It was not an easy decision buying a new machine. I have an old New Home that was manufactured in the 1960s or 1970s. Though I learned how to sew on a Singer treadle machine that was converted to a motorized model, the New Home served me well during my First Act In Fiber Arts when I made my first few quilts back in the 70s and 80s. The problem with the machine is that it is very heavy, and loud. I was unable to find a manual for it online and I don’t even know how to oil it, which may be why it is so loud 🙂
In any case, I am attending a quilting retreat in April, the first Slow Stitching Movement Quilting Retreat in Lambertville, NJ, which is just a hop, skip, and a jump from where I live. However, I will be staying over at the hotel to get the full retreat experience. I had considered attending the retreat with no sewing machine at all since I mostly paper piece, but there are going to be skill building exercises as part of the activities, so I felt as if I would be missing out on a lot of new knowledge if I did not have a machine. I was embarrassed to consider bringing my old noisy New Home, and decided to start shopping for something better.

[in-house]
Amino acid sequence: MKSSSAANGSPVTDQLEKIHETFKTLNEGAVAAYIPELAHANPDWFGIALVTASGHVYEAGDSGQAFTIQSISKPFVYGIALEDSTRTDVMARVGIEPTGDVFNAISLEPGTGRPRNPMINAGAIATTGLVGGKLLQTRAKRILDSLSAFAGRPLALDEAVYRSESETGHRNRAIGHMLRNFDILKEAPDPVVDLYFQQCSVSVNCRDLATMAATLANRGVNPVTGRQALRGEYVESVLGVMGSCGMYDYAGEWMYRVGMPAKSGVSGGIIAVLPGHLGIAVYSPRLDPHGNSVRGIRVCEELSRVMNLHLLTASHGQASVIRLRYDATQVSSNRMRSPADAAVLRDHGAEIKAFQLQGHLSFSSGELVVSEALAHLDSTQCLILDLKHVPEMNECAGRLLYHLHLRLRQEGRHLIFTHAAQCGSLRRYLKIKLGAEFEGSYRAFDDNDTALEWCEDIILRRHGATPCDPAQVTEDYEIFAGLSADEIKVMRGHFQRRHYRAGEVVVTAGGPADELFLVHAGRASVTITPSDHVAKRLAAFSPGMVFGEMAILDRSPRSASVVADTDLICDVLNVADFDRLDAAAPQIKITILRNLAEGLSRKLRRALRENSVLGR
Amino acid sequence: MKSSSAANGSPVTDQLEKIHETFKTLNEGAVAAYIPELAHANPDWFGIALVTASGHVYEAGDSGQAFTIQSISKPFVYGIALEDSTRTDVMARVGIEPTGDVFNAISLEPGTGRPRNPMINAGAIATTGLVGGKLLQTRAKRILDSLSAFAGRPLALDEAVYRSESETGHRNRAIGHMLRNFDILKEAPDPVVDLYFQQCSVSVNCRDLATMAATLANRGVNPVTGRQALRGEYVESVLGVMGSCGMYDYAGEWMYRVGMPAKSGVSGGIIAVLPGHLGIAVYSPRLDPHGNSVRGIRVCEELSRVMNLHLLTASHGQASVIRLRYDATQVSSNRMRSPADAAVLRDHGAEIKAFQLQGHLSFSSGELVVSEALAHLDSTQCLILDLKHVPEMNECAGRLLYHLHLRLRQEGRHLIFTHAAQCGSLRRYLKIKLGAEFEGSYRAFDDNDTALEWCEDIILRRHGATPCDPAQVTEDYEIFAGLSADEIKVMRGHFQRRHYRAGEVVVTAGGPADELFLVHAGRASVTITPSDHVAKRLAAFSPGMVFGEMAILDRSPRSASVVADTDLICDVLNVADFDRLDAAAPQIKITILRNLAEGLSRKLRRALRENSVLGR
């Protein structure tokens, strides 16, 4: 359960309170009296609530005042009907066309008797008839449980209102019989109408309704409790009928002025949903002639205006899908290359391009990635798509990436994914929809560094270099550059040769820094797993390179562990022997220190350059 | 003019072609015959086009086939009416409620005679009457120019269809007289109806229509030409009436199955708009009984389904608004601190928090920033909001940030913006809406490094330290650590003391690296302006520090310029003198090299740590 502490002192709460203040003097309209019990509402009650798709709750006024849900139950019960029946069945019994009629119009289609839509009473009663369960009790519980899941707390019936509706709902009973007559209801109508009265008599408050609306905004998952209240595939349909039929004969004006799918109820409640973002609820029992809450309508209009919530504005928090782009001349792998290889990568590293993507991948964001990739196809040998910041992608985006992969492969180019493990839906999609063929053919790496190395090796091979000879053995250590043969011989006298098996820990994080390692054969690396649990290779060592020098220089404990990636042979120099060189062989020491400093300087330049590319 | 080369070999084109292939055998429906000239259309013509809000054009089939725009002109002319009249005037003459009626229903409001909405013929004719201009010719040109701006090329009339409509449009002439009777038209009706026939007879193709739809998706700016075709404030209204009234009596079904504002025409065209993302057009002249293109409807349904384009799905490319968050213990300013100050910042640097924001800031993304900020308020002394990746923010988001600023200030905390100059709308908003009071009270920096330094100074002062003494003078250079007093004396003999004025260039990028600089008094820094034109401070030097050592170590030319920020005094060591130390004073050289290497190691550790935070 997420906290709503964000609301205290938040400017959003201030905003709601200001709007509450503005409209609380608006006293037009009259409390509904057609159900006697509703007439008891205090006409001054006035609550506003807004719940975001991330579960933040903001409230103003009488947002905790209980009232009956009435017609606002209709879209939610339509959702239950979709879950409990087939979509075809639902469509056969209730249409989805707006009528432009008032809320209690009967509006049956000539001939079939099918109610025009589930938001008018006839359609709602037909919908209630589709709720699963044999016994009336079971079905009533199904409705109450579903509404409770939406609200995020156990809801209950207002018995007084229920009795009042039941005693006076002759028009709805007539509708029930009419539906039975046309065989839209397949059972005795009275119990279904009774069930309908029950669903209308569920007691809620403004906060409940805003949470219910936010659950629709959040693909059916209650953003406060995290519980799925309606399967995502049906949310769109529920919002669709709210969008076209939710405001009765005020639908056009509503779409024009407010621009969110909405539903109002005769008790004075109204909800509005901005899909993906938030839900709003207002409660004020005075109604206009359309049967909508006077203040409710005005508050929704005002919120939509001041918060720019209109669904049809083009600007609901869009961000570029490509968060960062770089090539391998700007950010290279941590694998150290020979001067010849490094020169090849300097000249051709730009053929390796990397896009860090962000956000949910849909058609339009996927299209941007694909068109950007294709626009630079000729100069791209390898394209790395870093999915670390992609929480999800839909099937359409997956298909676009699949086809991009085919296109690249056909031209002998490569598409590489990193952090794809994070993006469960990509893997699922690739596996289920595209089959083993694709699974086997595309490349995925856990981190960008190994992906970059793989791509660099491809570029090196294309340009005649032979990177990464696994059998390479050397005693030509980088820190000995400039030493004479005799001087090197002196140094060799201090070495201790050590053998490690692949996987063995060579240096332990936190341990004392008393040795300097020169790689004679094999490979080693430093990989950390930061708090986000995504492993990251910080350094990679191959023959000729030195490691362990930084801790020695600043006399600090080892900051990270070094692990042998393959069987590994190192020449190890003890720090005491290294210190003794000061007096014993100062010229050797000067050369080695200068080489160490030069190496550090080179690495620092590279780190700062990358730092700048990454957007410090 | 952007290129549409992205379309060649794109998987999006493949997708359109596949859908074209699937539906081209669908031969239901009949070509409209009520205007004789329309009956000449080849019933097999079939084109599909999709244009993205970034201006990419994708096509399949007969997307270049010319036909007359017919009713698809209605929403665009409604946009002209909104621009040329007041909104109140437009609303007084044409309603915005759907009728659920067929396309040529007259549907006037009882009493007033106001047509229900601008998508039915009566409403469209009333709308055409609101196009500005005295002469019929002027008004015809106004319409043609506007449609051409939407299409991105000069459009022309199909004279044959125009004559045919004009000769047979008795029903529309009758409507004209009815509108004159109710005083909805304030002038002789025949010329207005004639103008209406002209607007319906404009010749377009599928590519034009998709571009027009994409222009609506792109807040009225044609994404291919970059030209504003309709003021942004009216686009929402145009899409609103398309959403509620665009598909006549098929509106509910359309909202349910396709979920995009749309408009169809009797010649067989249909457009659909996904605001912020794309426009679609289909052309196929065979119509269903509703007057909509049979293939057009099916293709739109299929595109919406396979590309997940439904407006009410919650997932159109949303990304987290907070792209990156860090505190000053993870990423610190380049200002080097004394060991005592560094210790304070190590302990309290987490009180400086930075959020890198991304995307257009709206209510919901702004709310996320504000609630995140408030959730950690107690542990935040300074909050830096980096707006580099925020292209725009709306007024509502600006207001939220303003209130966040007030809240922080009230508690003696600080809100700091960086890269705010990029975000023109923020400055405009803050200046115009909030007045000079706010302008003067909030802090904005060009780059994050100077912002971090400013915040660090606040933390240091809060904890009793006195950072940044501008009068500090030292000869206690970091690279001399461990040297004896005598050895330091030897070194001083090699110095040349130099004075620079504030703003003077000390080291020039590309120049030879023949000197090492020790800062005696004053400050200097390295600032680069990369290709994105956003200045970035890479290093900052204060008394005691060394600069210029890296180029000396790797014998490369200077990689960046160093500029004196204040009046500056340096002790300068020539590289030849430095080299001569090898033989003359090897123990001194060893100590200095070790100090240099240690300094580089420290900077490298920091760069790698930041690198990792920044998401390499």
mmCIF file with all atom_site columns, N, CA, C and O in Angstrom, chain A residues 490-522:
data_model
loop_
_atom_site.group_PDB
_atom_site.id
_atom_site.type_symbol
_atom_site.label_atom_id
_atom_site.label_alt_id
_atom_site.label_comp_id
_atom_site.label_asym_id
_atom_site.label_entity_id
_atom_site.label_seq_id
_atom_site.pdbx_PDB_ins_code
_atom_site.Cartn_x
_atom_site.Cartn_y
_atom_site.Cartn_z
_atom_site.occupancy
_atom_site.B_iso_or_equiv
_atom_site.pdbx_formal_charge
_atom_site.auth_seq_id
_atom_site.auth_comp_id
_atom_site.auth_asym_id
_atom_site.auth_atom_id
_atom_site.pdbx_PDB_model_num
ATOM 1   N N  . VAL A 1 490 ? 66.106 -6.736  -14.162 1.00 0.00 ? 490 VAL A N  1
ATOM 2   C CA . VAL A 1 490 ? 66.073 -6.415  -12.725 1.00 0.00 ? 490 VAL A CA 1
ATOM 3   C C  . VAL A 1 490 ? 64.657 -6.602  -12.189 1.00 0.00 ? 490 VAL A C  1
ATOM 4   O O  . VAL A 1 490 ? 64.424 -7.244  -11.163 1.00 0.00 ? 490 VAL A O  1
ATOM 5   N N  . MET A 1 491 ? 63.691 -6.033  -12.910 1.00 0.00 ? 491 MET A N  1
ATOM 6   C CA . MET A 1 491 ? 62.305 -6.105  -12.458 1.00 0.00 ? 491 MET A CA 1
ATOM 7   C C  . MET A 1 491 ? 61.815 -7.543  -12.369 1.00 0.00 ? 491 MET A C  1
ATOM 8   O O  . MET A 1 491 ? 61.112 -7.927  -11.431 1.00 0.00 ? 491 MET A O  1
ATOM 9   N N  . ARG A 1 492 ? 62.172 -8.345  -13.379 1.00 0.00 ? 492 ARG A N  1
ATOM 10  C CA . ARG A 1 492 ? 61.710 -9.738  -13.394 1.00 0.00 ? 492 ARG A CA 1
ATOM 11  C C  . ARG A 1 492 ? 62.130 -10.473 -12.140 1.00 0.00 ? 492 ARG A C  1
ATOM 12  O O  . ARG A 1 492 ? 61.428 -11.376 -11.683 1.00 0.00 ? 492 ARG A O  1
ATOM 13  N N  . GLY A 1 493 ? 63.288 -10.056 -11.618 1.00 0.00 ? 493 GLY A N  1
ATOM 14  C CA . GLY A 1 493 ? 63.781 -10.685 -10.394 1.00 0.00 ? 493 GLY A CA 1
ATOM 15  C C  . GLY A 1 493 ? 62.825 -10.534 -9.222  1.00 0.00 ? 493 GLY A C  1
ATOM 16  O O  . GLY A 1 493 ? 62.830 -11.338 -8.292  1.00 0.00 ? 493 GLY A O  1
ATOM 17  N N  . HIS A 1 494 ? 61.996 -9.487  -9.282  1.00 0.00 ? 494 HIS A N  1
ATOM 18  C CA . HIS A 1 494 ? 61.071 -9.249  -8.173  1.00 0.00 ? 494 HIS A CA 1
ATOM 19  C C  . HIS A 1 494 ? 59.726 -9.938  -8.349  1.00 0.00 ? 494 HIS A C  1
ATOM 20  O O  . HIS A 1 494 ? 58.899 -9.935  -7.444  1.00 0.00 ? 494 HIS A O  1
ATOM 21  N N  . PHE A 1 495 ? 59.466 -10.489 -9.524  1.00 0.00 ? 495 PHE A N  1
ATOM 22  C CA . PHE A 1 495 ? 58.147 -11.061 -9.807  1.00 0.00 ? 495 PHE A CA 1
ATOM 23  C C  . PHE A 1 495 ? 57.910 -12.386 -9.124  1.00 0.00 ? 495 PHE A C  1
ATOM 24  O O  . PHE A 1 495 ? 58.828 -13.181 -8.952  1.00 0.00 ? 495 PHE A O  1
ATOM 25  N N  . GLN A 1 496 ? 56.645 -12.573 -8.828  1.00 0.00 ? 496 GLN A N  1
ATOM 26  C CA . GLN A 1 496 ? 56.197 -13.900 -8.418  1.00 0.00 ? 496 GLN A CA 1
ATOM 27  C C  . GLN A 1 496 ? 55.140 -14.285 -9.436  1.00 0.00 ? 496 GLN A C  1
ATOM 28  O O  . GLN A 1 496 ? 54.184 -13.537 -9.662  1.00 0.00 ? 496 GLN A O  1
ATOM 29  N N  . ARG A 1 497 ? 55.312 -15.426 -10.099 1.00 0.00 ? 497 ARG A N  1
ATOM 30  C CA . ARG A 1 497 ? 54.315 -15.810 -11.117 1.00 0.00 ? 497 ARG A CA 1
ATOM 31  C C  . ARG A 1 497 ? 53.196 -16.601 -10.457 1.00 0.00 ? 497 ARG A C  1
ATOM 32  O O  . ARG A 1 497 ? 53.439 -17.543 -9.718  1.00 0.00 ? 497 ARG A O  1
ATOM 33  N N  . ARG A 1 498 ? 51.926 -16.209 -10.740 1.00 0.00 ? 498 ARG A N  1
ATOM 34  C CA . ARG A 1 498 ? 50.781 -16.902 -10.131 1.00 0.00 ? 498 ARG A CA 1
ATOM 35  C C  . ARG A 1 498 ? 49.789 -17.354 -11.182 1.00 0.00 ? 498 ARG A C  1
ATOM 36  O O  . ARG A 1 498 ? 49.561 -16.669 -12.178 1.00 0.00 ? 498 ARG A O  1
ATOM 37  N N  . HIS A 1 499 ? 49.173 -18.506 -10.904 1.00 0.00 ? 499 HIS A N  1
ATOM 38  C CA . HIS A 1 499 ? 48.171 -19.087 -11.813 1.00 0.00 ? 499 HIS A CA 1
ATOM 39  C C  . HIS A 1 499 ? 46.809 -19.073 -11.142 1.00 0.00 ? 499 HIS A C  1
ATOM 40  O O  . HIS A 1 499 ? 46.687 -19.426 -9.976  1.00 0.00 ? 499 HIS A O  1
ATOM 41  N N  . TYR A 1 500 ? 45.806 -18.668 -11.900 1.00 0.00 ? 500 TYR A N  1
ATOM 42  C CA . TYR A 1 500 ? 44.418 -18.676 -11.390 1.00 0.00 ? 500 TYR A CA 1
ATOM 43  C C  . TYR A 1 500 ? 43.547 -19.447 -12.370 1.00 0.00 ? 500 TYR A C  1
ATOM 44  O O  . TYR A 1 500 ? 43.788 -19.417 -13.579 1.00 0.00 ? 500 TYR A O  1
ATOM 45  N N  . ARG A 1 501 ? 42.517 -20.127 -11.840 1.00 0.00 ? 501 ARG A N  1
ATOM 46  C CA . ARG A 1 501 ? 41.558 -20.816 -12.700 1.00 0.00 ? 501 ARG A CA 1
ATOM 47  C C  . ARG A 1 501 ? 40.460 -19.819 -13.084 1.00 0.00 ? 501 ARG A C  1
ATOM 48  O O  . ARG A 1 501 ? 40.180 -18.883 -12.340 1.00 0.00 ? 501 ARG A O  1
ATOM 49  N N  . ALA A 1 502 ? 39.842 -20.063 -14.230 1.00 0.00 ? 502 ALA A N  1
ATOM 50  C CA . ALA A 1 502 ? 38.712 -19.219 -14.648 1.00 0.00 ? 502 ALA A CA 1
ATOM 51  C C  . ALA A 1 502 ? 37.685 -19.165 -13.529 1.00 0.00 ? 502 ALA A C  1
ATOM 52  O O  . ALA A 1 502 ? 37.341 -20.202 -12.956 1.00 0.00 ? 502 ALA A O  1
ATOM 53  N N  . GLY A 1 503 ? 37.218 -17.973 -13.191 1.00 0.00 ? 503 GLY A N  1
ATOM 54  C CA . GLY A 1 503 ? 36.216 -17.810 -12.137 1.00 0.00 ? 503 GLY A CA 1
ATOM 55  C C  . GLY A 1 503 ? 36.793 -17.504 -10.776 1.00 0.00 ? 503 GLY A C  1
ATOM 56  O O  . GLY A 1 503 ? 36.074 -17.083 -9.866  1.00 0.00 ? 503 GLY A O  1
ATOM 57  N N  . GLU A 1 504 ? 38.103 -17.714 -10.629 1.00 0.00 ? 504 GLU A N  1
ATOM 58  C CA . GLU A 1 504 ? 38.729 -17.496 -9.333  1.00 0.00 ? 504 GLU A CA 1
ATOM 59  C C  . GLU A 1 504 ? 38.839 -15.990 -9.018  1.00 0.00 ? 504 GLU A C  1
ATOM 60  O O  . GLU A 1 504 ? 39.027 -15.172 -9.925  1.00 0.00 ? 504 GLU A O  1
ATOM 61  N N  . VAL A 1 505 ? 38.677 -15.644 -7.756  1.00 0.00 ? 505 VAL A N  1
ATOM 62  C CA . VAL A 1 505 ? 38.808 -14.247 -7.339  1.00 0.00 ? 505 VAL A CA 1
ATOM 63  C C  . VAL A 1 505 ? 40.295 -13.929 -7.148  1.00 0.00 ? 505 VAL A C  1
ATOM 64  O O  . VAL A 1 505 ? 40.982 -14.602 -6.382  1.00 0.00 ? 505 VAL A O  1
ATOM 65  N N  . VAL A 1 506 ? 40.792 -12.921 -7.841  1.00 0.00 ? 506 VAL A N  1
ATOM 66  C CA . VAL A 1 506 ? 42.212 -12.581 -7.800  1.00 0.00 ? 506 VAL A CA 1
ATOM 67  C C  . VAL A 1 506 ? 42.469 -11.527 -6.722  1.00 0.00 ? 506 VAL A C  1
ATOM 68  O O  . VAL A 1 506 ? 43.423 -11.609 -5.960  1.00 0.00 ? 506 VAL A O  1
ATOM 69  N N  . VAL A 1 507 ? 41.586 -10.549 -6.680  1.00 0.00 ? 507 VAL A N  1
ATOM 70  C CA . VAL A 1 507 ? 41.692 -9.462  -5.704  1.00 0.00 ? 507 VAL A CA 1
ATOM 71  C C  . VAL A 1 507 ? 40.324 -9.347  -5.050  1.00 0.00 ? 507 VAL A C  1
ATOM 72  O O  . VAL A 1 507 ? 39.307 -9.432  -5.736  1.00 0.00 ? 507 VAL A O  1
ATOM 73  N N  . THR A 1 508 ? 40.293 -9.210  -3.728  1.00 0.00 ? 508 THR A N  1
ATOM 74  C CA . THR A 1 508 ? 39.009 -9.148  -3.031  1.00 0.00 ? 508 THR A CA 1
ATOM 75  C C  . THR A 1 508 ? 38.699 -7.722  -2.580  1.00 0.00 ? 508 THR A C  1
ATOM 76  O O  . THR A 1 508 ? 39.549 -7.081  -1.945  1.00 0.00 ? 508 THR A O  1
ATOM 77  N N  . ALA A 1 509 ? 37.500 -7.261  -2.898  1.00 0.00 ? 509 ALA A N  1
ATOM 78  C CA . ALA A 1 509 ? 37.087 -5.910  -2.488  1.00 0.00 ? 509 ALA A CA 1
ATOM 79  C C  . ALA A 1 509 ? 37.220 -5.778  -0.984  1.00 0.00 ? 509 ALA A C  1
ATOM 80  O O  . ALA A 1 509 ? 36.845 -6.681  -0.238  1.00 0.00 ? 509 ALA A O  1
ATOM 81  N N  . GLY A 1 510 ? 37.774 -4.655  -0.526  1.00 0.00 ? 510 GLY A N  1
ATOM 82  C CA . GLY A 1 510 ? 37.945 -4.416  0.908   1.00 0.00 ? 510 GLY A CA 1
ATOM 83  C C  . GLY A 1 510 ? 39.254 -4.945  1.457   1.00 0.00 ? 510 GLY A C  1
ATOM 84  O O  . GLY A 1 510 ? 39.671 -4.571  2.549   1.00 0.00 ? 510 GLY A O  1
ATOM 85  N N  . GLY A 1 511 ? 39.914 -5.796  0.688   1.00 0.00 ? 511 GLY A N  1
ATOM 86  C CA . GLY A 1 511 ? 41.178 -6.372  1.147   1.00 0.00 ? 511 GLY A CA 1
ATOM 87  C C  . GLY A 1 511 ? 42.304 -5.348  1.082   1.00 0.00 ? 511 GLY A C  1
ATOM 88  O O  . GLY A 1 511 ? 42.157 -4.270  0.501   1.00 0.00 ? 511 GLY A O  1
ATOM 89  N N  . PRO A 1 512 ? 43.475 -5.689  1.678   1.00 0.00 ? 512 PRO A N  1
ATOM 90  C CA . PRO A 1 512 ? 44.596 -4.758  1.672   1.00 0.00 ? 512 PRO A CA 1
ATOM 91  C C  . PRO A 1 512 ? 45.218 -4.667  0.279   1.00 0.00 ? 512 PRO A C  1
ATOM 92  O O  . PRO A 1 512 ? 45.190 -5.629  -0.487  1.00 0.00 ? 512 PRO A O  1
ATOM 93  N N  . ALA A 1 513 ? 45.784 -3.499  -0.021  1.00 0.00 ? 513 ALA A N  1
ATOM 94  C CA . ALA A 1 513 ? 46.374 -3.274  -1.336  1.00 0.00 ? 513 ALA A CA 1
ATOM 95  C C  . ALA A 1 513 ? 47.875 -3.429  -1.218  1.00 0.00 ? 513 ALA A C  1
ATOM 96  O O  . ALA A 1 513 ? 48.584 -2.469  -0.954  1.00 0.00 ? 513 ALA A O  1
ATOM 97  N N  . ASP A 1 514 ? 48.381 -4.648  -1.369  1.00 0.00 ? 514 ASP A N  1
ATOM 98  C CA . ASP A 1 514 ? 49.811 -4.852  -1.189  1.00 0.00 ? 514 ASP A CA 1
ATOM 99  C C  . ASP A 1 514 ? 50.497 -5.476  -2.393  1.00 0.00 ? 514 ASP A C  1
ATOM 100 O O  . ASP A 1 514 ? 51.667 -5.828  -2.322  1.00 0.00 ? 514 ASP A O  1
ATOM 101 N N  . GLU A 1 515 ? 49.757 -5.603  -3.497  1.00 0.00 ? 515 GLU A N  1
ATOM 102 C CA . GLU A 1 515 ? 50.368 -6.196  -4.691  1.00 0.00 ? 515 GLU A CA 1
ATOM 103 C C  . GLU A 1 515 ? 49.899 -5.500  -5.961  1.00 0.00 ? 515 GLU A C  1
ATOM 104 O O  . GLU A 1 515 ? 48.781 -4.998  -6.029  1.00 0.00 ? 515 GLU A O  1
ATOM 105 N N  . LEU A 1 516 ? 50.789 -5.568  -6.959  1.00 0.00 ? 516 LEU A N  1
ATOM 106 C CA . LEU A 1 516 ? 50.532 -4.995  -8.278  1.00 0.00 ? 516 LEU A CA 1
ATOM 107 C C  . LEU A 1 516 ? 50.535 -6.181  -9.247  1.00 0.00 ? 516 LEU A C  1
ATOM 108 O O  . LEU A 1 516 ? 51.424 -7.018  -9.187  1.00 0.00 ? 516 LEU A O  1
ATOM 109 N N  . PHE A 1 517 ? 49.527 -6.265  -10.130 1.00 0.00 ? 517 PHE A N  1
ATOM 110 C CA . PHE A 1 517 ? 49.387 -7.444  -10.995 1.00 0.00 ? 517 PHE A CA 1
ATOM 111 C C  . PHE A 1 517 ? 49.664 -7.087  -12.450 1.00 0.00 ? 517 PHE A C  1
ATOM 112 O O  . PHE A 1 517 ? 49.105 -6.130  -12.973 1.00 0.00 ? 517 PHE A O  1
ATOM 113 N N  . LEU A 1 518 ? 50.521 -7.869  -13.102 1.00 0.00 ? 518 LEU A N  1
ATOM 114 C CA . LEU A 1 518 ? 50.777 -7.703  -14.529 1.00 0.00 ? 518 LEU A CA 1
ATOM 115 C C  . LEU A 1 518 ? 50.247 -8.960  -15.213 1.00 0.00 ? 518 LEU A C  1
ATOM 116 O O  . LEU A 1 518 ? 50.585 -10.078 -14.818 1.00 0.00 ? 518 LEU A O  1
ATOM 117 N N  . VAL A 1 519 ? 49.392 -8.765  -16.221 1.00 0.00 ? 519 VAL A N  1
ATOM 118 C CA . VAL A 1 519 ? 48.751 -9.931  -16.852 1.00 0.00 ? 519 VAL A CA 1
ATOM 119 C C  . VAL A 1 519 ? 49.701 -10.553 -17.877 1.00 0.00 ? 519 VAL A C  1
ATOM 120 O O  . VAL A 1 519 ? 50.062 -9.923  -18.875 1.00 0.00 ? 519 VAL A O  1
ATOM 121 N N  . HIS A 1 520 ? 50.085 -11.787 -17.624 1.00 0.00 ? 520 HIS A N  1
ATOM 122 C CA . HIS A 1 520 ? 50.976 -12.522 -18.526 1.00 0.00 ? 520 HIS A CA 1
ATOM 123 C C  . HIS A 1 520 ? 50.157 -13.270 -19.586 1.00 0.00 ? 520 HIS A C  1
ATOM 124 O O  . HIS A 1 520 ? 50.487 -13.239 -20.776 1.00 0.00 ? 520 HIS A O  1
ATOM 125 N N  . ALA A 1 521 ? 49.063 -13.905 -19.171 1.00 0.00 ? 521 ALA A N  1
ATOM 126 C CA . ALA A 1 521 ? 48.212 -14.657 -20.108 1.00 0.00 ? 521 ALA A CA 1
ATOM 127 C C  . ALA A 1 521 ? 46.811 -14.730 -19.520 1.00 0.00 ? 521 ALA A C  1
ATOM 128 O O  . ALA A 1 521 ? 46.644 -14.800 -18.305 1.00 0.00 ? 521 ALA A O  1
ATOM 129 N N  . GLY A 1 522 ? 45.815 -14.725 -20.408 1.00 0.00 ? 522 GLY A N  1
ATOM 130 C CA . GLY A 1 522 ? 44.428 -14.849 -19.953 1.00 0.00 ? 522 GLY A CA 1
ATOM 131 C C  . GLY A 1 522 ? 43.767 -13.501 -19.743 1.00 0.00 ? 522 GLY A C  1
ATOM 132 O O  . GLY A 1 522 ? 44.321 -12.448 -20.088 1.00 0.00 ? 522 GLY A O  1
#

At first I thought I might get the Juki TL-2000Qi Sewing and Quilting Machine. When I went to American Sew and Vac to try it out they did not have it. They showed me the Janome 1600P-QC High-Speed Straight-Stitch Machine. I liked it a lot and noticed that the Janome machines are actually New Home machines. I learned that Janome bought New Home. So there was a certain level of sentimentality associated with being able to continue using a New Home machine since that was what I learned on.
I liked the idea of a straight stitch machine that would be good for free motion quilting, and I do eventually want to get one. It will set me back about $1,000.00 when I do.
I decided that I was going to do a little more research on other Janome models and I came across the Janome New Home 720 on Amazon. This machine had ten reviews and every one of them was five stars. It is only 12 pounds. It is a 3/4 size machine. It got recommendations as an excellent machine to take on retreats and to guild meetings. And even though I do not have much interest in special stitches it would be nice to have a machine that can do a zigzag or make a buttonhole even if I eventually end up doing most of my sewing on a superior straight stitch workhorse. It would always be handy to tote along to retreats. It would be kind of like having a Featherweight that could do a little more than straight stitching.
What tipped the scale in favor of the 720 was the pricing of the Apple Watch. I am planning on getting the stainless steel Apple Watch with a Milanese Loop. It will cost me either $649.00 or $699.00 depending on whether I get the 38 mm or the 42 mm. So now is not the time to drop $1,000.00 on a sewing machine.
Though I have linked to Amazon so you can see the reviews, I bought my machine from Pocono Sew and Vac because Mark Lipinski recommends them.